“You say you want a revolution, well, you know, we all want to change the world.”
Drip. Drip-drip. Drip.
The water pooled in the bottom of the cup slowly as the drops fell from the fully open faucet. The gush that should have filled the glass in a few seconds was non-existent. The unsteady beat of solitary beads was all that remained.
Drip-drip. Drip. Drip.
They, the talking heads of the media, had said that a solution would arise, that water delivery was not in jeopardy. Water, clean and dependable, was essential to continued life, and as always throughout history when a need was great a solution was found. Without water there was no hope of survival. It had been their first priority and they had failed.
Drip. Drip. Drip-drip.
The hand holding the glass began to shake with the strain of holding it in place. The pressure of not wanting to waste a single drop, the exertion of holding the receptacle of life as still as possible, the first signs of emerging dehydration all played their part. They didn’t dare turn the water off though to give their hand a rest, the concern the water wouldn’t come back at all was too great.
Drip. Drip. …
The lights flicked off and then immediately back on. A quick glance in that direction confirmed that nobody manned the light switch by the door. The disturbance was another rolling blackout as the electricity service was momentarily interrupted. They were growing more frequent as energy reserves were depleted.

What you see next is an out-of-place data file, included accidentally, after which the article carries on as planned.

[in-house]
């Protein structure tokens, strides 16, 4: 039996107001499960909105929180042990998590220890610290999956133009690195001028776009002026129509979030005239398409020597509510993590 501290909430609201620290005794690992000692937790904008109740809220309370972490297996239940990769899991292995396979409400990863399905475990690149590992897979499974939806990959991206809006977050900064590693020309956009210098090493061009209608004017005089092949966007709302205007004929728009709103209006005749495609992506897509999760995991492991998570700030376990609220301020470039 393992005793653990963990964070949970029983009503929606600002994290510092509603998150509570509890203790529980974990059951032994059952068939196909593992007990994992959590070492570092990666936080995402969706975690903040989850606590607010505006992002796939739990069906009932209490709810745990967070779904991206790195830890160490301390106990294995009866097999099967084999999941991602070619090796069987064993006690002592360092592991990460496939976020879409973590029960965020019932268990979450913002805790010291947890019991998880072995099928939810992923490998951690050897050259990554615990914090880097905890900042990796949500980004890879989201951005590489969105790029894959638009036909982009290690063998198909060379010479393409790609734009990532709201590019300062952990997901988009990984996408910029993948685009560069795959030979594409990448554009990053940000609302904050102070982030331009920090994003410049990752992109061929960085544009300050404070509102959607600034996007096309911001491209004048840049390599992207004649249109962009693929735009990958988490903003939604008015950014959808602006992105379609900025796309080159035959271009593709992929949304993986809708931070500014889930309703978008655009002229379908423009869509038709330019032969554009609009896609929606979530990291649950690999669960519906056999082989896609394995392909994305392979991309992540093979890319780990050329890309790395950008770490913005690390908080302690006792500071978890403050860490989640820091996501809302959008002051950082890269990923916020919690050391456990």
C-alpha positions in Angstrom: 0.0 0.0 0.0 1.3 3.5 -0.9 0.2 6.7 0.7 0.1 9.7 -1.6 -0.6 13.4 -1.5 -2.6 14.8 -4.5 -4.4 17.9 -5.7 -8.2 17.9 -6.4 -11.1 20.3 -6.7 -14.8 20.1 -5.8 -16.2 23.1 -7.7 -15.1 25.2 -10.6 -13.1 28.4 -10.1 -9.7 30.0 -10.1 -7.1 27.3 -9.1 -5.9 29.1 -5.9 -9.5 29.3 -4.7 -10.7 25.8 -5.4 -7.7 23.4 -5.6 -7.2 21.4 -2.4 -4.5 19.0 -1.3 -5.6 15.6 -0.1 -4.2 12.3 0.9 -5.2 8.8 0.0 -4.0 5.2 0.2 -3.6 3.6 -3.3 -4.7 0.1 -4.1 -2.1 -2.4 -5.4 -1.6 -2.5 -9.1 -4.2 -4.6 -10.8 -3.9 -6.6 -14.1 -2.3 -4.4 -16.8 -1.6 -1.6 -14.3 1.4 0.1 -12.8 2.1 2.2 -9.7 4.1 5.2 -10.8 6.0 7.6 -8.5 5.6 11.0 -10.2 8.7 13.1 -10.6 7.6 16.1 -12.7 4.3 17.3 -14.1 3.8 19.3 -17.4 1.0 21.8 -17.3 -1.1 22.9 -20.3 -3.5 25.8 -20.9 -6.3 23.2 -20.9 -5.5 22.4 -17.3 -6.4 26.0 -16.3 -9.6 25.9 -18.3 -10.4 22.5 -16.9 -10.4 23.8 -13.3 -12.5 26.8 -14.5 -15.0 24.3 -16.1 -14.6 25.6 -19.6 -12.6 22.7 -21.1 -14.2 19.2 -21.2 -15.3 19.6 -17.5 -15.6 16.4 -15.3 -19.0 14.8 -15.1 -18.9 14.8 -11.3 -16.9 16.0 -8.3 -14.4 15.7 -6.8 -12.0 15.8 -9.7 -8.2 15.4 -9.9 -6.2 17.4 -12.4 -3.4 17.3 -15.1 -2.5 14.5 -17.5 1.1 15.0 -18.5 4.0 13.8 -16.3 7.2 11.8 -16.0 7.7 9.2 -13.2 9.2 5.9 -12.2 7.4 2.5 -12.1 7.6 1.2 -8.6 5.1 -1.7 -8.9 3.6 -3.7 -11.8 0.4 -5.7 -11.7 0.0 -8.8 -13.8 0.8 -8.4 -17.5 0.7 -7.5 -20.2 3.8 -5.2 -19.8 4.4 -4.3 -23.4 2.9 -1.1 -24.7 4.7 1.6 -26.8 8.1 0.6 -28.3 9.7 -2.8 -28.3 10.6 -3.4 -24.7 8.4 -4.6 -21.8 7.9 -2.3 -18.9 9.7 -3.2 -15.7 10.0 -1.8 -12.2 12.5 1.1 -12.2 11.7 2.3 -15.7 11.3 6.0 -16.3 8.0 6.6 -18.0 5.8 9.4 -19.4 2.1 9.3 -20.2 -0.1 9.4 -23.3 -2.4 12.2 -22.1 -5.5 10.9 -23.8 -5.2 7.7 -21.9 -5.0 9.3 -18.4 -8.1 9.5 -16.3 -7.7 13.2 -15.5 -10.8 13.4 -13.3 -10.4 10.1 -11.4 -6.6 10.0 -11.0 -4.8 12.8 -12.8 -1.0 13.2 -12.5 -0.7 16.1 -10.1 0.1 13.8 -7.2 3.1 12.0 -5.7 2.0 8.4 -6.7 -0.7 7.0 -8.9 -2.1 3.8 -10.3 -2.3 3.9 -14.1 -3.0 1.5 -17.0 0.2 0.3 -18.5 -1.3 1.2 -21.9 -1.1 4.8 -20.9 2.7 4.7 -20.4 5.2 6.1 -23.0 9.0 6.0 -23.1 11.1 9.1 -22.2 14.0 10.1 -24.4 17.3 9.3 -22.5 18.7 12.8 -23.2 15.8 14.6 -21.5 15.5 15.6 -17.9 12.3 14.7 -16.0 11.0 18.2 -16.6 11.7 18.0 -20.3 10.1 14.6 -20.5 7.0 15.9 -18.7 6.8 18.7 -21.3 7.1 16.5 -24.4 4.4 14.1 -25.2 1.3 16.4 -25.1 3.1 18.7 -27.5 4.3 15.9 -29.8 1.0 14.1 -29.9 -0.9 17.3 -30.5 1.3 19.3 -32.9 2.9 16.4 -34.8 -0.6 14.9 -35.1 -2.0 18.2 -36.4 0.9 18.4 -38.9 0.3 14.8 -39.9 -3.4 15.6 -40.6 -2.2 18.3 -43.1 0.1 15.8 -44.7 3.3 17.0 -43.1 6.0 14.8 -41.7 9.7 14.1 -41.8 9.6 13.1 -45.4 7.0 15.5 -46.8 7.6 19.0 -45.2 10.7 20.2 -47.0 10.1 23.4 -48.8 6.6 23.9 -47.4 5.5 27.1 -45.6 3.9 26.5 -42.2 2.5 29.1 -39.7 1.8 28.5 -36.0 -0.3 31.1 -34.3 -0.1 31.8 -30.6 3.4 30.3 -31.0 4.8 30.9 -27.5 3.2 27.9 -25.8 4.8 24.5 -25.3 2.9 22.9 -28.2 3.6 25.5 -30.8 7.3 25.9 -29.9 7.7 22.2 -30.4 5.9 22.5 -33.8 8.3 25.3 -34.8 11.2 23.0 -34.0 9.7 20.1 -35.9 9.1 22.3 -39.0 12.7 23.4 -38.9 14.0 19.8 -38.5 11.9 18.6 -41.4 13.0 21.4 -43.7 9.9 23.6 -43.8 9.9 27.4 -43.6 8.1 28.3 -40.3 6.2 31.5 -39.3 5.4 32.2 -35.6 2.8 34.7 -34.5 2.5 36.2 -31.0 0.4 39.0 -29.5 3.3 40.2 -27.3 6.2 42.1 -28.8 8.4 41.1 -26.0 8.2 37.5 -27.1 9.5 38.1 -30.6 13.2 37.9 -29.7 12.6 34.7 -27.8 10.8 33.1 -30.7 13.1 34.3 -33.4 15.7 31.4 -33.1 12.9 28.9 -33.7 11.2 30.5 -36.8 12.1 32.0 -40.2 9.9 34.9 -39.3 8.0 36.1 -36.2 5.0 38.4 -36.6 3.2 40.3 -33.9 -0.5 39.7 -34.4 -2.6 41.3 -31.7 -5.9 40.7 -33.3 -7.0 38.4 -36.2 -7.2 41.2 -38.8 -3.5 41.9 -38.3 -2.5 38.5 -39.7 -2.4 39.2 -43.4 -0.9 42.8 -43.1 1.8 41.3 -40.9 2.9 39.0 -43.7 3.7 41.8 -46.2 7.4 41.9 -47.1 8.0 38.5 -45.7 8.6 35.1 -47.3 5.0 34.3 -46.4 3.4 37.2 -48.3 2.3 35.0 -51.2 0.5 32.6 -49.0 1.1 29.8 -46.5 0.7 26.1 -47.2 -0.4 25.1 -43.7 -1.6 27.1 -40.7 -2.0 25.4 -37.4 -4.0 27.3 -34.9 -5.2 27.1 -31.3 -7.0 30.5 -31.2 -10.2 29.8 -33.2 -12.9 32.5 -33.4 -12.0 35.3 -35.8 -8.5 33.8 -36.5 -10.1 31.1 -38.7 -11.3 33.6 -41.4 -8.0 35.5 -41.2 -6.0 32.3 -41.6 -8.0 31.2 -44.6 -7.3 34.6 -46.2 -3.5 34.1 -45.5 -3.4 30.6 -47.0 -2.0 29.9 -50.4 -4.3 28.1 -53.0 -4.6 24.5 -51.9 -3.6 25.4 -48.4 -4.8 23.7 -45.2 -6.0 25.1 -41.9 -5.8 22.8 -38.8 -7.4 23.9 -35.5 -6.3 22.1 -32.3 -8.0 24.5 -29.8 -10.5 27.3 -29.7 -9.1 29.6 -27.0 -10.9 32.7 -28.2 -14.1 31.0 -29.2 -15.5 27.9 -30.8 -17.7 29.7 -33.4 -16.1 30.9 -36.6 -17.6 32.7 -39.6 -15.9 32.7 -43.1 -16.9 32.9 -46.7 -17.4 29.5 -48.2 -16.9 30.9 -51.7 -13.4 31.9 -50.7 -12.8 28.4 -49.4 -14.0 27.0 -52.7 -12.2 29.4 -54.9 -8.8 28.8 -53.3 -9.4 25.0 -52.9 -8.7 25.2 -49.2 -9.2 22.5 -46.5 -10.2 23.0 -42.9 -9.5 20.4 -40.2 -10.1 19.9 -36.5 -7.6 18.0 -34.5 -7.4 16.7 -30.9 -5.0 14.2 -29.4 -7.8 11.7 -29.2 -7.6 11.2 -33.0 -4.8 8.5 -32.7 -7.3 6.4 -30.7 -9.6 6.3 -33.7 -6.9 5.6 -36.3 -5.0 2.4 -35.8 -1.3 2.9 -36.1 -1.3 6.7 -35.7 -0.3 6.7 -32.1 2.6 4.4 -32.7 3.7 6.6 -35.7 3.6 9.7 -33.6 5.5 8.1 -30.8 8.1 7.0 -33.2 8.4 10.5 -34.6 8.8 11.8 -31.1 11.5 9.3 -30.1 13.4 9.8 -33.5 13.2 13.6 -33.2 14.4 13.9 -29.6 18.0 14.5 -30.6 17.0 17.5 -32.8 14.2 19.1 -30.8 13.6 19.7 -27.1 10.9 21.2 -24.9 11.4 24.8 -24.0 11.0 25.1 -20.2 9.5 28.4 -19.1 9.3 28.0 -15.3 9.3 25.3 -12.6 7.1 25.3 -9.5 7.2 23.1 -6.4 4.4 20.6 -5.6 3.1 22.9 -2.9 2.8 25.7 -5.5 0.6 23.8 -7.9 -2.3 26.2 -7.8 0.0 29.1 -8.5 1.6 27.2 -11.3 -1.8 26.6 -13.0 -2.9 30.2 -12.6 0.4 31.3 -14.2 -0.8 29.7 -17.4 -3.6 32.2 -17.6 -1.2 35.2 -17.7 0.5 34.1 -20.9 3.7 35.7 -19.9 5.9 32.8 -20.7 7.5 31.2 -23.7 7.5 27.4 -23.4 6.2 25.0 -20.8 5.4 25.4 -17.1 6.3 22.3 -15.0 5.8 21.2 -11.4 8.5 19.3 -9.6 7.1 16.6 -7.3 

They, the talking heads of the media, had warned that some disruption to electrical utilities was unavoidable as efforts were being ramped up to conserve what remained, and new sources were sought. Then the power had shut off and when it had come back on the talking heads were gone and electric snow had taken their place. That only stood to confirm what most had known for a long time already, the talking heads had never really known anything in the first place.
Bang. Bang-bang. Bang.
They, the talking heads of the media, had urged humans to retain their humanity, and had posited that there were high hopes that the fall of society could be done with a semblance of peace and calmness. They had been wrong, of course. When the water disappeared and the lights went off it was only a matter of minutes before gunfire erupted in the streets. The rule of the land quickly shifted to survival of the fittest with a gun.
“But when you talk about destruction, don’t you know you can count me…” in.
Perhaps if they had been more willing to turn to the gun as a solution sooner, perhaps if they had realized the talking heads only served their own purposes sooner, perhaps if they had been willing to fight sooner, there would have been a world left worth saving. However, when the water disappeared and the lights went off, it was much too late to initiate a change for the better.